In late August, the U.S. Department of Agriculture (USDA) released details of rumored payments to farmers to offset market losses from the various trade wars currently underway. The payment rates had been leaked a few days earlier, but the rumors did not include one small fact: the payments would indeed be based on actual 2018 production, but only half, 50%.
Maybe I’m the only famer who had already inserted a full $1.65 per soybean bushel on my budget spreadsheet, but the result of such pre-hatch chicken counting is a faint feeling of getting cheated somehow. It is illogical to feel the loss of something you never had, but that’s how our brain works.
In fact, money that falls out of the sky – unearned wealth – messes with our judgment and emotions. It is why inheritances are so remarkably difficult to distribute without hard feelings. Behavioral economics has demonstrated that unearned wealth is valued differently than earnings even though once we own them one dollar is worth the same as any other. Studies also show that helicopter money, as such government payouts are labeled – are almost never seen as fair by the people receiving them.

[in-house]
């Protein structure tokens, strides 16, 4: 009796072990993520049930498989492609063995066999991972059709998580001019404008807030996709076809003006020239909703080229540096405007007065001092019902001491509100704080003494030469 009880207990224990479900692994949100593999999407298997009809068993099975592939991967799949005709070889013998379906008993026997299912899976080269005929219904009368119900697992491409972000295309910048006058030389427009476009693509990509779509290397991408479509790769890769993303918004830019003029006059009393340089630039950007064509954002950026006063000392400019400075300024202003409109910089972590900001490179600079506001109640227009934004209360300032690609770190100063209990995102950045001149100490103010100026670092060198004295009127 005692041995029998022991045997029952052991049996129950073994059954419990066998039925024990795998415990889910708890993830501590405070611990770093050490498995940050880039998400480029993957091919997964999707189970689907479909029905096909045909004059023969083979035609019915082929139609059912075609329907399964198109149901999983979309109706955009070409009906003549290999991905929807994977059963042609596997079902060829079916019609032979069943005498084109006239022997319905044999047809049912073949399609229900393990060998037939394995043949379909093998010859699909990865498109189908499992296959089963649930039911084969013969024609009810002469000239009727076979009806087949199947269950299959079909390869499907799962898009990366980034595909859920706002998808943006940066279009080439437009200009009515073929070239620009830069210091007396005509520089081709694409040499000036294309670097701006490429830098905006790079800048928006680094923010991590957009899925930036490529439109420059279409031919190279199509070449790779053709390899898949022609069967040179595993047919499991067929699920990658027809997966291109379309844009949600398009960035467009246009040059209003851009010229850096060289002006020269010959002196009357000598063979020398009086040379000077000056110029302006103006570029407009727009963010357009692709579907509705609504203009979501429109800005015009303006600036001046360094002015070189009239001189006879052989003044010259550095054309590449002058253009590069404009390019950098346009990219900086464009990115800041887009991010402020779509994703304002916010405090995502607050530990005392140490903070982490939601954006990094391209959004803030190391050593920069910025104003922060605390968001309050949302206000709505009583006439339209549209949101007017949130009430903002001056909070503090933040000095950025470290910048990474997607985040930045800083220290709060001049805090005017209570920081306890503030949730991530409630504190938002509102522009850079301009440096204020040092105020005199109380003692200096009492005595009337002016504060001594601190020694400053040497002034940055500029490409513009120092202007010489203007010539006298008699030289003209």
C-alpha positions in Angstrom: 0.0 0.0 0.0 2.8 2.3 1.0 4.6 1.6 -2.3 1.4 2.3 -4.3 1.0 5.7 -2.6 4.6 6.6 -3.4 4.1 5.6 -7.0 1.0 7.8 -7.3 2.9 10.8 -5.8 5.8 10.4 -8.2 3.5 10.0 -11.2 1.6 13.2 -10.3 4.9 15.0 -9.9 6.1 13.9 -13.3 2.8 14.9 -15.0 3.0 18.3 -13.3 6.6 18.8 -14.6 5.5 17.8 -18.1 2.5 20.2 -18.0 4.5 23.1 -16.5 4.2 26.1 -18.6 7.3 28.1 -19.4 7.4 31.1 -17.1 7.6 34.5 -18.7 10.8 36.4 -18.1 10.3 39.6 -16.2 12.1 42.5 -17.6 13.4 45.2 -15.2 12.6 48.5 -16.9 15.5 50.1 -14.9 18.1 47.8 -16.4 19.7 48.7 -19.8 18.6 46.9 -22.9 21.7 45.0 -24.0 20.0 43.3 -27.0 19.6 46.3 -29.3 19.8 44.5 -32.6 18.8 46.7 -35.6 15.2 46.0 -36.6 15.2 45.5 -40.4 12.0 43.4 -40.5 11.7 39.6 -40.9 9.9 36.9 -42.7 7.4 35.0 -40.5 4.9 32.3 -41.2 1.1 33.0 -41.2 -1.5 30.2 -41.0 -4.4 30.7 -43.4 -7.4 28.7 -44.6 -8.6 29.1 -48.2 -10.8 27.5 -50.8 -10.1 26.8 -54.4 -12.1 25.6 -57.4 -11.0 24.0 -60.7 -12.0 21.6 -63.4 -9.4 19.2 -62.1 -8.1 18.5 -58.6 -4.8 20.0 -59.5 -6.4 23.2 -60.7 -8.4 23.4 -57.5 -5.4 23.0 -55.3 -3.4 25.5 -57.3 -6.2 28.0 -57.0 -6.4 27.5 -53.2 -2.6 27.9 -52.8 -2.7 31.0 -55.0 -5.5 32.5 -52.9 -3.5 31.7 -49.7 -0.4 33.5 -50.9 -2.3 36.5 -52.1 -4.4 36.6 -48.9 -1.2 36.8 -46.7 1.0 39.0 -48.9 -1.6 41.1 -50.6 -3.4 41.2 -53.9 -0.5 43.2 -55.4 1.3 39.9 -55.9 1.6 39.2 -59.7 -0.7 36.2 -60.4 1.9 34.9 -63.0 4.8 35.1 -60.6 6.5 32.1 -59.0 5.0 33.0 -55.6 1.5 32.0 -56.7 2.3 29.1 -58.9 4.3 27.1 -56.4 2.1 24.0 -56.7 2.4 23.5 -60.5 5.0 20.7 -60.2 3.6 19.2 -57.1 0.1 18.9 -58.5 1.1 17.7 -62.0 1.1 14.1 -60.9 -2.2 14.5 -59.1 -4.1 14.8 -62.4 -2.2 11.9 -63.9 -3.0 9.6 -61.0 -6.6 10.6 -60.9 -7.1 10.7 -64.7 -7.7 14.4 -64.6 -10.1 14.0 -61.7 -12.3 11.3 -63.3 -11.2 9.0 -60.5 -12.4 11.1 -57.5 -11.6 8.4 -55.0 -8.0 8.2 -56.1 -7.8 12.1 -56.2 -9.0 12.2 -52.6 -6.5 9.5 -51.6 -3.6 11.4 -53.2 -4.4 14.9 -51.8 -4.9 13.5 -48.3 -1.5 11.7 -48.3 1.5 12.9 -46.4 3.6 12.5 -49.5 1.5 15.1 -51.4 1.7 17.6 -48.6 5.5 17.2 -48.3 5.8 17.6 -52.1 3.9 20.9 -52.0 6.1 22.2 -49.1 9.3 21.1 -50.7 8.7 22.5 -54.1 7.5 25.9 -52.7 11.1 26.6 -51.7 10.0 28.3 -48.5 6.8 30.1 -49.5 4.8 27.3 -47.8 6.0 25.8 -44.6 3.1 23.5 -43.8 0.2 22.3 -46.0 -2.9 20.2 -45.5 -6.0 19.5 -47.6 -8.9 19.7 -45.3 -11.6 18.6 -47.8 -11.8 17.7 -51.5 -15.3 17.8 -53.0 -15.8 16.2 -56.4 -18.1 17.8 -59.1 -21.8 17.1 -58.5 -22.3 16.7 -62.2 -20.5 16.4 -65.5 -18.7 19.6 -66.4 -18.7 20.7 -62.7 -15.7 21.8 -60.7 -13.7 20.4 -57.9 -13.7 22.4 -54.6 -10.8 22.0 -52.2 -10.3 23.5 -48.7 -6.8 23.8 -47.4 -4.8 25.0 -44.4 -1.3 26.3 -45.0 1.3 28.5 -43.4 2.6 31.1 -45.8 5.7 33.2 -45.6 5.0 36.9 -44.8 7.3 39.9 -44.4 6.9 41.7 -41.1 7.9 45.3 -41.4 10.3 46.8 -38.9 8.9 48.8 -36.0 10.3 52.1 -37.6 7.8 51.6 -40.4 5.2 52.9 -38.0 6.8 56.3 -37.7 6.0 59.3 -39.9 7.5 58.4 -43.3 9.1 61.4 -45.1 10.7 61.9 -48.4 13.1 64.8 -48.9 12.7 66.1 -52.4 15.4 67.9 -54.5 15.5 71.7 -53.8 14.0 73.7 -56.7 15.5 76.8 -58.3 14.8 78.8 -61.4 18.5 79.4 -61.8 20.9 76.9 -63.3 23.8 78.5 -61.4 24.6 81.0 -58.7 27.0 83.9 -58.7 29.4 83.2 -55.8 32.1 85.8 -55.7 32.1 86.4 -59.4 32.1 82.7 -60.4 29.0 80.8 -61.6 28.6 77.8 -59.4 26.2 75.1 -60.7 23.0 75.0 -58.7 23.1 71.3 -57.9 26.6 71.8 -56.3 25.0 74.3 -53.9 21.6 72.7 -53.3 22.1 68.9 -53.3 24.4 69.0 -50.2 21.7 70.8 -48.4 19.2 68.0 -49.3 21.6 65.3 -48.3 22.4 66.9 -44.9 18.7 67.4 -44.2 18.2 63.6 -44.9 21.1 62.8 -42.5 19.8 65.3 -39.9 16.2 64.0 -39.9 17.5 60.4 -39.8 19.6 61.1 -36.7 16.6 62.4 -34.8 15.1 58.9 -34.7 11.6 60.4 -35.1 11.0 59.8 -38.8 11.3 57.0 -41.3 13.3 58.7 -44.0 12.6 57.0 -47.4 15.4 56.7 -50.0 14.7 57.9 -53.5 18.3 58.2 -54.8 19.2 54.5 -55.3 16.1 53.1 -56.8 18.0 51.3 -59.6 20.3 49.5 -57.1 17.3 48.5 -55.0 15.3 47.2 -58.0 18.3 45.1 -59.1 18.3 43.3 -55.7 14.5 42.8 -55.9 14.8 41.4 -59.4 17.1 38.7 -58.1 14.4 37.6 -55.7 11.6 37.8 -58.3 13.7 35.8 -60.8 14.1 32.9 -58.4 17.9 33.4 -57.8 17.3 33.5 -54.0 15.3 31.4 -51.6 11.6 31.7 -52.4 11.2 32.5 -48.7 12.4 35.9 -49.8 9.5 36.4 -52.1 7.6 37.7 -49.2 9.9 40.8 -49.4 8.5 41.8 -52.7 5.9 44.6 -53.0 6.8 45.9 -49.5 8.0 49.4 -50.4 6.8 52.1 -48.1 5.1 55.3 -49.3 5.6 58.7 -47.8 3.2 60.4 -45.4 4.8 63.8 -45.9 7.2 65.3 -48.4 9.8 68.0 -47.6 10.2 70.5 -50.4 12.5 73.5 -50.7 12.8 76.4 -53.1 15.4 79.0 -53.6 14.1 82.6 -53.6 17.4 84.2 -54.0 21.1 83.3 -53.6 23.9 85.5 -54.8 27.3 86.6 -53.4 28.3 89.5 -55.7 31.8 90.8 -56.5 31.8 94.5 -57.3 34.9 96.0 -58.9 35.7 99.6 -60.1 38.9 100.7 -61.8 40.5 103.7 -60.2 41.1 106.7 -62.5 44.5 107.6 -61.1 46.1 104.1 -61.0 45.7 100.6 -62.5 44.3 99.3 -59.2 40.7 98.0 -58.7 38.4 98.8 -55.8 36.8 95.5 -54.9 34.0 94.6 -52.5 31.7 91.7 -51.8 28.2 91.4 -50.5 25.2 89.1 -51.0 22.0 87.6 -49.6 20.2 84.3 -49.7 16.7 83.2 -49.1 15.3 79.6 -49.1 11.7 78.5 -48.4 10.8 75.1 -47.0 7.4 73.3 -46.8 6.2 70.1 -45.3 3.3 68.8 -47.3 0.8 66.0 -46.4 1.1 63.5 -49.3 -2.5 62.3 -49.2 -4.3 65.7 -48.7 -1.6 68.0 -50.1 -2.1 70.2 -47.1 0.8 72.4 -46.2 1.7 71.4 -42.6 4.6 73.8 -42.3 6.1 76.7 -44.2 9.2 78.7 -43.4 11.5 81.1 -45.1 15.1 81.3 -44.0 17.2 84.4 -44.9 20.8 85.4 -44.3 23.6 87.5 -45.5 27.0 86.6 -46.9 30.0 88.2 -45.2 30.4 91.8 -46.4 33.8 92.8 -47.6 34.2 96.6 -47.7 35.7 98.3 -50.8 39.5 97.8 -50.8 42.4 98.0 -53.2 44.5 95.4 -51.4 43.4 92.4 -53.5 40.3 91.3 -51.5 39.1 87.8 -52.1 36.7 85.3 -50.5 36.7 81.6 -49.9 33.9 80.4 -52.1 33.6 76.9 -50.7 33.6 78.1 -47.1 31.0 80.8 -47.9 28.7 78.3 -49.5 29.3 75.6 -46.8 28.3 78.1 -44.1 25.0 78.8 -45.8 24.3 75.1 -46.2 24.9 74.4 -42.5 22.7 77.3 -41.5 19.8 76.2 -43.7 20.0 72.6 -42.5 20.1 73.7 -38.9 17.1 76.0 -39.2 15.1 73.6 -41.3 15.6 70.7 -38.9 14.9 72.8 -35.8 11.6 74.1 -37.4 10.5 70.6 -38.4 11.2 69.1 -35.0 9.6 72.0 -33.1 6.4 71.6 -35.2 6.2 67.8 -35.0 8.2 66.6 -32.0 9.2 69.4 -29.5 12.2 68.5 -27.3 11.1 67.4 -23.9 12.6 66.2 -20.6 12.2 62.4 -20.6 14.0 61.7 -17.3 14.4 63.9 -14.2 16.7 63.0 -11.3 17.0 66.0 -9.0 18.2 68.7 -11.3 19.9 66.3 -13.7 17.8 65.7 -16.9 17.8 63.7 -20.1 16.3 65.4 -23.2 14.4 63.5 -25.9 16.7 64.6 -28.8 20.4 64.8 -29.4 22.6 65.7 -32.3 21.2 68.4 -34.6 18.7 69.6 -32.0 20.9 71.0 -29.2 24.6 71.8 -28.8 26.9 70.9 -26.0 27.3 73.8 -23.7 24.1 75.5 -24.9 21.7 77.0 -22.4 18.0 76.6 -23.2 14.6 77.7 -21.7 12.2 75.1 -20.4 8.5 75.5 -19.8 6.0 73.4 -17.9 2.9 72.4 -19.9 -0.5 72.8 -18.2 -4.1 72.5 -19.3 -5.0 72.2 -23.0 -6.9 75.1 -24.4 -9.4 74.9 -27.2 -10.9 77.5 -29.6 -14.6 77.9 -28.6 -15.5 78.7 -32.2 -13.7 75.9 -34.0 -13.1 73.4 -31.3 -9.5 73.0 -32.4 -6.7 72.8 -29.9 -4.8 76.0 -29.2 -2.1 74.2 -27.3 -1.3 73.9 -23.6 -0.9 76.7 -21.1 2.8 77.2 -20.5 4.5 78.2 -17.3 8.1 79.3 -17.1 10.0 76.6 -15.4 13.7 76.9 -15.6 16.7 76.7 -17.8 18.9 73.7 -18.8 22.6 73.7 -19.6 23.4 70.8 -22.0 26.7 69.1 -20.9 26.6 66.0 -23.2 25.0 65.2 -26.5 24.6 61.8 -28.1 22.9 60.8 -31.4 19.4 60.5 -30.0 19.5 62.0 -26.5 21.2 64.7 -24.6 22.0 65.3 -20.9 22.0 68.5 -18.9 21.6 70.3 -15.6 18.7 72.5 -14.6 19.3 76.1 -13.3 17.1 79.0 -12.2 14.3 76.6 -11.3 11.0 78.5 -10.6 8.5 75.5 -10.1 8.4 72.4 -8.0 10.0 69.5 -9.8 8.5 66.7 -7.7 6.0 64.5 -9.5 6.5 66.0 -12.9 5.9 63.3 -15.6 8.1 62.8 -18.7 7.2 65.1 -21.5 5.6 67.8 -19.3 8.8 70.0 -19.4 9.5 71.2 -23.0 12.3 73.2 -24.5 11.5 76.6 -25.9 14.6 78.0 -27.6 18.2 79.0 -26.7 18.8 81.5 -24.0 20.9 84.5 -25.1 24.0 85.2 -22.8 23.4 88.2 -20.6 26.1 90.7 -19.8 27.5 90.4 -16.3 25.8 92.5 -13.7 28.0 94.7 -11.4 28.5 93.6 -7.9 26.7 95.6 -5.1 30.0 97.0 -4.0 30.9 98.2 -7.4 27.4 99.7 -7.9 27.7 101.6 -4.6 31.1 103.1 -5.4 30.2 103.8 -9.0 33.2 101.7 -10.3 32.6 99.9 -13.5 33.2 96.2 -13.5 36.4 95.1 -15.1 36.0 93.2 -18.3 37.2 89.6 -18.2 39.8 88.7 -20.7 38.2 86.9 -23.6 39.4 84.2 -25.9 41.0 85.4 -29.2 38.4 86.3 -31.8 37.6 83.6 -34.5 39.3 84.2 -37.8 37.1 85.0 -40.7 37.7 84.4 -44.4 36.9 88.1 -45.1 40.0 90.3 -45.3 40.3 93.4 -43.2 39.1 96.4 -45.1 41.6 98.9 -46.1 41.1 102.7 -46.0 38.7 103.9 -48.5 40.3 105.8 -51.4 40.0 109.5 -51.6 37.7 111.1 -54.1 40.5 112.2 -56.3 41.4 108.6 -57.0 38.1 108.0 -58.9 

Look at the statements from various commodity groups and they could all be summed up as “not enough”. Part of this problem is the sense the U.S. government has trillions of dollars to hand out, so why not more to me? The other factor is we see our injury as worse than others, so our piece of the pie always looks too small.
Finally, if you try to create schemes to make payments seem more equitable, they become more complicated. As straightforward as this handout – and it is a handout – seems, there will undoubtedly be arguments over how to count our 2018 production. For example, my guess is there are suddenly a lot fewer 2017 bushels stored on farms than last week.
I have many problems with subsidies and have mentioned this on occasion. This payout is one more example of one reason: they increase dissatisfaction for the recipients, while failing to solve the underlying problem.